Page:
KINGSTON –– The Islamic Council of Jamaica yesterday called on local authorities to implement stricter measures to monitor the Internet usage of controversial Muslim cleric Abdullah al-Faisal, following an international media report that an American woman, who is now facing terrorism charges, sought advice from him before finalizing plans to travel to Syria.
The woman, Keonna Thomas, was arrested last month for trying to travel to Syria to join the militant group Islamic State.
On April 3, the Federal Bureau of Investigation issued a news release stating that Thomas had been charged with “knowingly attempting to provide material support and resources to a designated foreign terrorist organization”. But last night, al-Faisal said that he had done nothing wrong.
“The report is in no way true,” said the Jamaican convert to Islam, who was deported from Britain in 2007 after spending four years in prison there for inciting racial hatred and soliciting the murder of Jews and Hindus.
He said that the Philadelphia woman was invited to Syria by her fiancé to get married.
Al-Faisal, however, admitted that the woman made contact with him via social media.
“She only contacted me via social media that she was leaving the country,” he said.
He also said he did not have any involvement with the militant group known for beheading their prisoners, but said he was aware that they monitored and admired his work.
“I don’t have any involvement with the Islamic State except that the Islamic State, they admire my work.
I go on the Internet and preach every day,” said al-Faisal.
He said while he did not condone the group’s actions, he was however happy that they admired his work because jihad was in the Holy Qur’an.
Reuters had reported that Thomas had asked al-Faisal about getting assistance from an Islamic State fighter overseas to help her travel.
The report triggered a reaction from the Islamic Council of Jamaica, which said that it was concerned that developments had again placed Jamaica under the glare of international media for the wrong reasons.
“In the wake of the Philadelphia mother of two, Keonna Thomas, who has been charged with providing material support to a terrorist group, our beloved and peaceful island of Jamaica has once again been brought under the shadow of suspicion and doubt as to its involvement in terrorist activity, and that is because of the immaturity and reckless statement of a single individual,” Al Hajj Mekaeel Maknoon, acting president of the organization that represents local Muslims, told the Jamaica Observer.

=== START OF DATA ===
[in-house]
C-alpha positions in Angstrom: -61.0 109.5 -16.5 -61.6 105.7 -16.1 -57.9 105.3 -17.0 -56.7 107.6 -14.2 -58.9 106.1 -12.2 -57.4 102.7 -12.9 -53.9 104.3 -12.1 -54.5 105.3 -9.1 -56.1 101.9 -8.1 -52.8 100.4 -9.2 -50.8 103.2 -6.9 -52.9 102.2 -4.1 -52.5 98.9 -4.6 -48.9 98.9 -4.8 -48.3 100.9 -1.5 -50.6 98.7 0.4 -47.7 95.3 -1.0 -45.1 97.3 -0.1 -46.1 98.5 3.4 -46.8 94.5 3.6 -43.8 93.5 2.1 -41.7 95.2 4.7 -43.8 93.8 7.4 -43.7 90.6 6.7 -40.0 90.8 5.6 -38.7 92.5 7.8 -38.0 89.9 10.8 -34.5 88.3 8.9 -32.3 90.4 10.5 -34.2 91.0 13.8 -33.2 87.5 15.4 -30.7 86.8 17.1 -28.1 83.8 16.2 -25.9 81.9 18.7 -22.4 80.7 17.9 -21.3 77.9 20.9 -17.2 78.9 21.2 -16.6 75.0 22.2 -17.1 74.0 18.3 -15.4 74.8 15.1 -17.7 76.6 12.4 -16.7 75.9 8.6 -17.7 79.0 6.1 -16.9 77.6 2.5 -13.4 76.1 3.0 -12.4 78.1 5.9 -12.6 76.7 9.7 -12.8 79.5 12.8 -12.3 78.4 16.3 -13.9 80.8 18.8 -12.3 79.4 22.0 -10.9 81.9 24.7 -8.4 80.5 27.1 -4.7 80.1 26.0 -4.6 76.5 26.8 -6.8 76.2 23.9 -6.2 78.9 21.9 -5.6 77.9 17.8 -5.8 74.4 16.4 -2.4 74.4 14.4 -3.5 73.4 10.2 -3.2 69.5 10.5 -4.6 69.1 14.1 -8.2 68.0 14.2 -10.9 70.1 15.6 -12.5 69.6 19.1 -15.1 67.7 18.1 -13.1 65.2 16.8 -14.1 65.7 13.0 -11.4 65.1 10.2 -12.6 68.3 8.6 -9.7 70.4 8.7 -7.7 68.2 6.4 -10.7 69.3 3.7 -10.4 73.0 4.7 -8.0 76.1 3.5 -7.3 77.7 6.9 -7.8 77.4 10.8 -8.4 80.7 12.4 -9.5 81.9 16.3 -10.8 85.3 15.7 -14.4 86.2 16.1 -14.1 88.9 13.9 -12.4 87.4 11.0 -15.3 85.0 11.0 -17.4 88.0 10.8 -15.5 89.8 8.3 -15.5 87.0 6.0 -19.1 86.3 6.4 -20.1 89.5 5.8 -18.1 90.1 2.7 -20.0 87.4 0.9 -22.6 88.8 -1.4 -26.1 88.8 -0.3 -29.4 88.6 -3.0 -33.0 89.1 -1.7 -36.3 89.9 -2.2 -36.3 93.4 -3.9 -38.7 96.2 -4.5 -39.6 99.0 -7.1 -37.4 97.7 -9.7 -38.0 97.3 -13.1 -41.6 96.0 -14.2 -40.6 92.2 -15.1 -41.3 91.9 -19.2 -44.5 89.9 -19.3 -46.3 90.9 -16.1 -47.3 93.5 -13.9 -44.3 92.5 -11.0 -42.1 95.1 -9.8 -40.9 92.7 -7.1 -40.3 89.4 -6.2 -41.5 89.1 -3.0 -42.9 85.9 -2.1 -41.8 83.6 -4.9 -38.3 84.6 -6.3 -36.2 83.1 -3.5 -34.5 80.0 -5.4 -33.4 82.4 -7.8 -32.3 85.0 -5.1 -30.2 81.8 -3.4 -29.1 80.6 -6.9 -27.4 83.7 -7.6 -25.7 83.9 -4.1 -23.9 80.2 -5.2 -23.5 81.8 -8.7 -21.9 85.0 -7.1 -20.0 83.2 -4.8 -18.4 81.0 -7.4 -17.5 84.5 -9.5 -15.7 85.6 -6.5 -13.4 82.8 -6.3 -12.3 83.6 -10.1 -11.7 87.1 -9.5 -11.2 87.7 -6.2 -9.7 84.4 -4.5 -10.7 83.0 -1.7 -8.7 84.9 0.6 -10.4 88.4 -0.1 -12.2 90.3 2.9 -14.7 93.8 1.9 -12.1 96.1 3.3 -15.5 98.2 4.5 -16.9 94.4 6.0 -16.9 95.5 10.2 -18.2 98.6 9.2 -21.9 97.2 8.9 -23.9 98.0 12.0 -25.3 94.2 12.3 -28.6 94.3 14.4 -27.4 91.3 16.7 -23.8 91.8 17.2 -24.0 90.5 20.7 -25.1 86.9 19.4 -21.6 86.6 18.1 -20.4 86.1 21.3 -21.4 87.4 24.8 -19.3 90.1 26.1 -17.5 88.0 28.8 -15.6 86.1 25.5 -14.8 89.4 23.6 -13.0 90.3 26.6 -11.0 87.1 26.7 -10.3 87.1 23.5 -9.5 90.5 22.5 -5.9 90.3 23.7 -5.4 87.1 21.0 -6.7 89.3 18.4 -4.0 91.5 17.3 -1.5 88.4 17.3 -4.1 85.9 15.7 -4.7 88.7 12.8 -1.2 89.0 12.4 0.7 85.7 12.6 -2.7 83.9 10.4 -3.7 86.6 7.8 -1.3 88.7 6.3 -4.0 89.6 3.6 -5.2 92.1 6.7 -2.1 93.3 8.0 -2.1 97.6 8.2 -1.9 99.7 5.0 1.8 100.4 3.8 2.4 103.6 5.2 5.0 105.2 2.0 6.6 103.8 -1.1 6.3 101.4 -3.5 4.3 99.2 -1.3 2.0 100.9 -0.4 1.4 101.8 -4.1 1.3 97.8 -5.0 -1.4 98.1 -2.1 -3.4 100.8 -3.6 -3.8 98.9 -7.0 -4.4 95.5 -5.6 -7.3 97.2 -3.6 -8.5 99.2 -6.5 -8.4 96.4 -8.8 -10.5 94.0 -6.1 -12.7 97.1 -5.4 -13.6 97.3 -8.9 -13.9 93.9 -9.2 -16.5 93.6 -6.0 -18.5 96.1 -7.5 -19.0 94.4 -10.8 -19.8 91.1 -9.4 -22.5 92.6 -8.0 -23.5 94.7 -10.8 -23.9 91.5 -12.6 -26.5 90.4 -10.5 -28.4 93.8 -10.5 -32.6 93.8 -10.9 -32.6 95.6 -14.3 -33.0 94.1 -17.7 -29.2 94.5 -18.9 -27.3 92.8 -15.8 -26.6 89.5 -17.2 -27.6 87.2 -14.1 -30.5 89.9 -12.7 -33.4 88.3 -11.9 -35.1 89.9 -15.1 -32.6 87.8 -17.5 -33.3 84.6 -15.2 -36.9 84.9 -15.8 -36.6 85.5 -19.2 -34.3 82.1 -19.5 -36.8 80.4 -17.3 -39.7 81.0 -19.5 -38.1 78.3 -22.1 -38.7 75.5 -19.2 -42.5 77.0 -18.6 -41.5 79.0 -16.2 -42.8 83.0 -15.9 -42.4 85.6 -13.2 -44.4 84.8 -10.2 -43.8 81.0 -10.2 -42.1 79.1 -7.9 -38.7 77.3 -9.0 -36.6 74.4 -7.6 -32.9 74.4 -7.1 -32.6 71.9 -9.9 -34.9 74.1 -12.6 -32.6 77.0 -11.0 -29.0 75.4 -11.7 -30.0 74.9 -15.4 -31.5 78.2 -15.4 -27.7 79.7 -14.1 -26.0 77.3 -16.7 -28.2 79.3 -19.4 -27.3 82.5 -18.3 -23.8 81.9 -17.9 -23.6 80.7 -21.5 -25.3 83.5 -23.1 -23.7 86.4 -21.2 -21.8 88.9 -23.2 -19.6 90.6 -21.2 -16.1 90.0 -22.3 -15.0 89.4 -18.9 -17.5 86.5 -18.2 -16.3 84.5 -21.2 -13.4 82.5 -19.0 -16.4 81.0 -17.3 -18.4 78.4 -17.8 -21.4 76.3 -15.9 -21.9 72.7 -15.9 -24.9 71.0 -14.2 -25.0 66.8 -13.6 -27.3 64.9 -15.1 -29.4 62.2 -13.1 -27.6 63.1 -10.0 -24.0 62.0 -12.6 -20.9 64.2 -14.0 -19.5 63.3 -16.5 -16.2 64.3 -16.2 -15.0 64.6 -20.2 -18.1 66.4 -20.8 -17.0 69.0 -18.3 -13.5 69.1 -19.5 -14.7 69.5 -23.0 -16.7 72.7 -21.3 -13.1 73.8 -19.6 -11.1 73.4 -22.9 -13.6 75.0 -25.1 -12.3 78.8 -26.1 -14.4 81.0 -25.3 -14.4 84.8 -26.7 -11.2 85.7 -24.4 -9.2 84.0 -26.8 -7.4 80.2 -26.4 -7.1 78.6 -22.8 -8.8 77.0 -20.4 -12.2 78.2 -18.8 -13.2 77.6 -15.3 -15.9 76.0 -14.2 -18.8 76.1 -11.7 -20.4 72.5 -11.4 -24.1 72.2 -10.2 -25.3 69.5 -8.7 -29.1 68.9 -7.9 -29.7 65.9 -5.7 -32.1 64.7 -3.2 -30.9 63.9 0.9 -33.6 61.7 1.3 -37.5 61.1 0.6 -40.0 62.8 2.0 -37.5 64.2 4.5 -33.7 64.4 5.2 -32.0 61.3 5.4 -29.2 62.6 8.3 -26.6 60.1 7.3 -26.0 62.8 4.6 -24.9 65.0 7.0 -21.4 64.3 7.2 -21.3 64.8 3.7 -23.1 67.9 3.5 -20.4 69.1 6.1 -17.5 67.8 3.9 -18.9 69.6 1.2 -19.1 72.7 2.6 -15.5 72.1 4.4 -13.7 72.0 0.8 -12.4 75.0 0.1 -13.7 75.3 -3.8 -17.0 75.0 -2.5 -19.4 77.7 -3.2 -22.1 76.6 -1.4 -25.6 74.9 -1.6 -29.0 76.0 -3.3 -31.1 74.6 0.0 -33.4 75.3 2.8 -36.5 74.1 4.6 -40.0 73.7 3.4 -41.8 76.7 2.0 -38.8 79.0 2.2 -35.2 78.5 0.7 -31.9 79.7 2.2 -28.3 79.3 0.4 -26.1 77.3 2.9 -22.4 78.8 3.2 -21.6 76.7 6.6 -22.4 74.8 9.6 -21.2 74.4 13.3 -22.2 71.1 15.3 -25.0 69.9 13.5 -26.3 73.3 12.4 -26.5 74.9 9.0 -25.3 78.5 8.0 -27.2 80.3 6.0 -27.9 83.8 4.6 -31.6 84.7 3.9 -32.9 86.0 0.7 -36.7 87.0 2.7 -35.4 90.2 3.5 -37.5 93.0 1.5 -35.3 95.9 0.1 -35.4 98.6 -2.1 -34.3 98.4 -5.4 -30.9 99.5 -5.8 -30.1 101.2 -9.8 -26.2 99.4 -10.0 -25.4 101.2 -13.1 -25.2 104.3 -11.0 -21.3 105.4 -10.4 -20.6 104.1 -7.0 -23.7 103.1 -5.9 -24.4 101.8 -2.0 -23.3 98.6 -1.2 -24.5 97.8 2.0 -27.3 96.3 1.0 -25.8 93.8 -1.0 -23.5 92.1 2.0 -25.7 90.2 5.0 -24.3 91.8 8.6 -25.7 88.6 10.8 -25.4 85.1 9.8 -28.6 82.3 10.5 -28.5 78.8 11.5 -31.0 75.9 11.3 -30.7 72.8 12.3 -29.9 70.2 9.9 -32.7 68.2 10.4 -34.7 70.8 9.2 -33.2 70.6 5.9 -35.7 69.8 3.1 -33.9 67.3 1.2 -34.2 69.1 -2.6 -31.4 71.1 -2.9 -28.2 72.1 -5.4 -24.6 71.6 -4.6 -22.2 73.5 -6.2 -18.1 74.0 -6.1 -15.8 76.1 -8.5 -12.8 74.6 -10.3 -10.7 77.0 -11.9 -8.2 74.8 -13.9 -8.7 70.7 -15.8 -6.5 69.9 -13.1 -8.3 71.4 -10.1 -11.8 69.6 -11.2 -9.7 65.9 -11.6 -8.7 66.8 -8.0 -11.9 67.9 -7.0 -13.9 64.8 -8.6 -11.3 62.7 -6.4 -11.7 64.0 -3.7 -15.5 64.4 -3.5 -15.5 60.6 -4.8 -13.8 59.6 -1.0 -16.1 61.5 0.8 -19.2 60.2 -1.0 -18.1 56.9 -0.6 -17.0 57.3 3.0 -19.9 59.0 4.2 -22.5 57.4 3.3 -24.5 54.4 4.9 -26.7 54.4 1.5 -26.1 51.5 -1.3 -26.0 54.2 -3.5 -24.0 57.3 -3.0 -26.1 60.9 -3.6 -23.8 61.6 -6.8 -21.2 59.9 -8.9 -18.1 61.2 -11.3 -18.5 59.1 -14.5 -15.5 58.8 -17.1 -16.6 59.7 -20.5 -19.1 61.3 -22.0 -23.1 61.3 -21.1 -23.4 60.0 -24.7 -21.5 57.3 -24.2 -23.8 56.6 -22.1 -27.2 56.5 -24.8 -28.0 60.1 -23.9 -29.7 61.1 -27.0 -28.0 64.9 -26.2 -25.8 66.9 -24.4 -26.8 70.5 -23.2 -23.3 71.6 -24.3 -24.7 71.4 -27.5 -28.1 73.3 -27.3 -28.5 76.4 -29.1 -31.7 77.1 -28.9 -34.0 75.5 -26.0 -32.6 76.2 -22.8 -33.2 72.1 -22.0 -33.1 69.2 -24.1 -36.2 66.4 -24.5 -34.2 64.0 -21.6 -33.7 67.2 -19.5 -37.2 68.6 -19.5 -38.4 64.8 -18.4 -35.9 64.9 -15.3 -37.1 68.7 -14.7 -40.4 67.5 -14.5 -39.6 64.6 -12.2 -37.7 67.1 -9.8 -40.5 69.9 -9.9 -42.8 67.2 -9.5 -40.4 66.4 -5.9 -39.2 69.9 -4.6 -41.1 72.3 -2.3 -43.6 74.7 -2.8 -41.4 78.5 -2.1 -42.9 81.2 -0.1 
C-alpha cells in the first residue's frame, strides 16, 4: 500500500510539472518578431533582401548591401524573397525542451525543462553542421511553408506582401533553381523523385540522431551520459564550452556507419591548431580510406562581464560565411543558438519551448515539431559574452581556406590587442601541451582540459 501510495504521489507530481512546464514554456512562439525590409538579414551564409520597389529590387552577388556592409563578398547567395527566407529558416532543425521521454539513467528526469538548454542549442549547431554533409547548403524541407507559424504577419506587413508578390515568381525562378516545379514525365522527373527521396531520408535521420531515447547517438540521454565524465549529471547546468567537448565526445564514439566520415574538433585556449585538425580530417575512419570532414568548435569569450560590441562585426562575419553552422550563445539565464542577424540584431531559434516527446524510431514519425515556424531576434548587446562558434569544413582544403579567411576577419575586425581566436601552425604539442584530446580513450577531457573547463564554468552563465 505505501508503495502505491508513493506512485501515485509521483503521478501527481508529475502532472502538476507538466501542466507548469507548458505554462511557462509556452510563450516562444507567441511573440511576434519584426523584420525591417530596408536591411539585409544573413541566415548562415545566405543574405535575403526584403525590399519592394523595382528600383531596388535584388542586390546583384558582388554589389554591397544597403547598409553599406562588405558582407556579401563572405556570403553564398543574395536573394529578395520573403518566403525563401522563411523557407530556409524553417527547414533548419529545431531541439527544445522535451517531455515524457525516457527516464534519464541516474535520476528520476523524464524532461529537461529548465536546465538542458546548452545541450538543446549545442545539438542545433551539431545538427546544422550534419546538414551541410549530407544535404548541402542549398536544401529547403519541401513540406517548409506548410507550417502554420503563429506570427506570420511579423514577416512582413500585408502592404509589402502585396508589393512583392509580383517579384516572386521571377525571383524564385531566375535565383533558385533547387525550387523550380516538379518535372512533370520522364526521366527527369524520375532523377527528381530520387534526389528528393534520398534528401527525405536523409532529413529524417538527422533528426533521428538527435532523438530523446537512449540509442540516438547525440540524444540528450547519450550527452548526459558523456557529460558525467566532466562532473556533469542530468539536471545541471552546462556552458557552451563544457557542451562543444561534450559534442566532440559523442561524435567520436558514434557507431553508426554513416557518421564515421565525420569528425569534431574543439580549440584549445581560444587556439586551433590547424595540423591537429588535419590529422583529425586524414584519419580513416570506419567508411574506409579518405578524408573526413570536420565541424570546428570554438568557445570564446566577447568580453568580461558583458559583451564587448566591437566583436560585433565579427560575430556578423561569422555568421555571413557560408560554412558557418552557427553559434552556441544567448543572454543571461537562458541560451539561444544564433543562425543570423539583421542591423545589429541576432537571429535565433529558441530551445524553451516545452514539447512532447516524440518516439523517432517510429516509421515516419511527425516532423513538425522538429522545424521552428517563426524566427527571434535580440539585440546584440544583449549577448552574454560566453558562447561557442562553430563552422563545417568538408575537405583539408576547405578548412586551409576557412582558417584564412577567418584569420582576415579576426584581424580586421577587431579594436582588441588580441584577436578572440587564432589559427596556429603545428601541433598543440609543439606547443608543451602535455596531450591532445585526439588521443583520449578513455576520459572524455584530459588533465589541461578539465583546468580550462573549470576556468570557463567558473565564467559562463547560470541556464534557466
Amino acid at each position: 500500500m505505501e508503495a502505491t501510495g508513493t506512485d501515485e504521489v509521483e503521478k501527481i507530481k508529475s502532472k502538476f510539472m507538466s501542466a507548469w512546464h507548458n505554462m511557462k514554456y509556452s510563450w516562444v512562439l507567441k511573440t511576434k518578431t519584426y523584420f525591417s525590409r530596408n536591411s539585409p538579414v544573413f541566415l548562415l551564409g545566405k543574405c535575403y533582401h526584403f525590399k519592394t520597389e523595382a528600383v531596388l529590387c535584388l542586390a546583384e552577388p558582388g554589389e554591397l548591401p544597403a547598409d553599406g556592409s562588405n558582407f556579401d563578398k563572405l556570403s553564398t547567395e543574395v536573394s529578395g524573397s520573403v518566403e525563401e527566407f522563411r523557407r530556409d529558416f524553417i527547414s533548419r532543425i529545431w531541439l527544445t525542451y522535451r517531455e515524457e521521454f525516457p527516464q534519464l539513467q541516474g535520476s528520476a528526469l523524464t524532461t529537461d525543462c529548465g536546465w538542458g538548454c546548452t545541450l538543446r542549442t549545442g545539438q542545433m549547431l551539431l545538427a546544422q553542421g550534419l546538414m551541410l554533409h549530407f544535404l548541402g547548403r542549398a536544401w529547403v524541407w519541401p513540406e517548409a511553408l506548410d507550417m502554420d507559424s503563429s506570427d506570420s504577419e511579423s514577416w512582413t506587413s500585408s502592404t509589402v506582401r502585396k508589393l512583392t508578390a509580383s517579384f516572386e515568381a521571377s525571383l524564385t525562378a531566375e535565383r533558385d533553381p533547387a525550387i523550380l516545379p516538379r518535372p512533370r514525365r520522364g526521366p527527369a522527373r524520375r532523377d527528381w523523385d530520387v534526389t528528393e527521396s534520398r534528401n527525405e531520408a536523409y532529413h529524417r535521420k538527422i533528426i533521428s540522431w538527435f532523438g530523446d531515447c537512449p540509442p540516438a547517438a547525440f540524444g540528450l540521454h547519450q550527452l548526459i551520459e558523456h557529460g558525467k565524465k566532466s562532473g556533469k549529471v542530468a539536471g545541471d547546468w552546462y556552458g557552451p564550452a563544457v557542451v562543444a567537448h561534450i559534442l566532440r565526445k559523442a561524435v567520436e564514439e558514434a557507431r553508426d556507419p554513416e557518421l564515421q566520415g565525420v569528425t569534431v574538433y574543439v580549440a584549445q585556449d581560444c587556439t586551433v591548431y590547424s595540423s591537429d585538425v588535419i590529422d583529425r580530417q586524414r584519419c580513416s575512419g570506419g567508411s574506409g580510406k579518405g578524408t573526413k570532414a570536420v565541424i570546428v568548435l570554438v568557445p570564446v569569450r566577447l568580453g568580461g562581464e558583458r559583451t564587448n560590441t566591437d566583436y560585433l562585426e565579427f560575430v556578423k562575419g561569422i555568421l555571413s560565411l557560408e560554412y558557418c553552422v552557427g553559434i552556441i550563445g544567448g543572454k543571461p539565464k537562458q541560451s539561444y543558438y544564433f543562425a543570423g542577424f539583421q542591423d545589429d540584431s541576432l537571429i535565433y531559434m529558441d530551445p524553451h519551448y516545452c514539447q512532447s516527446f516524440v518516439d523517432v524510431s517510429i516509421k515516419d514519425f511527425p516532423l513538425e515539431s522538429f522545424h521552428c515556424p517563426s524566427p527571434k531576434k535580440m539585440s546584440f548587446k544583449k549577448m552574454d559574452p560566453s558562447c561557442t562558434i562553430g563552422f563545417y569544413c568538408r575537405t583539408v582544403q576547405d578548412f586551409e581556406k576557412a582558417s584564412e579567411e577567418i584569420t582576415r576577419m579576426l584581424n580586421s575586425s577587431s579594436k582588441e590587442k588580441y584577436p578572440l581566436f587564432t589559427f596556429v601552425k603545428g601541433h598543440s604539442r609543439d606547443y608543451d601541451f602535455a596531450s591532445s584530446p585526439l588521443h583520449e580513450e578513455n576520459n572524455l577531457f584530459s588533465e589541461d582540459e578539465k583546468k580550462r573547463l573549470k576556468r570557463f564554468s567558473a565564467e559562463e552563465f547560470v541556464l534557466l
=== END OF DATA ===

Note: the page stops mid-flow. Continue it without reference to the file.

“It is part of the prosecution’s case against Keonna Thomas that she was in communication with a Jamaican Muslim cleric.
That individual, who has now been identified as Abdullah al-Faisal, has the right to practise the faith he accepts and has labelled as Islam,” said Maknoon.
However, the Islamic Council distanced itself from al-Faisal, saying that his activities were his personal responsibility, but stated that nothing that emanated directly or indirectly from his thinking or behaviour was to be treated as involving the Islamic Council and the Muslim community generally.
Maknoon said that while the Islamic Council would limit its comments pending the outcome of the court proceedings, checks should be made as to how communication was made between Thomas and al-Faisal.
“If the mode of communication between Keonna Thomas and Mohammad al-Faisal is through the Internet, perhaps the time has come for the service providers to reconsider the extent to which its obligations and duty that are owed to the people of Jamaica need to be reviewed,” said Maknoon.
He also suggested that measures be put in place to alert local authorities about possible criminal activities being carried out over the Internet by specific individuals, or to ban known persons who have been convicted of terror activities from using services provided by local Internet providers.
“The authorities need to ensure that if they know a particular individual to be involved in any kinds of activities of a particular nature, that they ensure that his access to information technology — that would assist in whatever he or she is doing — that this is restricted or curtailed in order to prevent this country from being drawn down a particular road,” said Maknoon.
Yesterday, when contacted, the police high command said while it was following the case it would not comment at this time as the matter was still before the courts.
The Islamic Council said it was constantly monitoring al-Faisal’s movements throughout the country and also limited the number of times he was able to visit mosques across the island.
The council also said that fewer than two months ago al-Faisal was asked to leave a mosque in the western end of the island.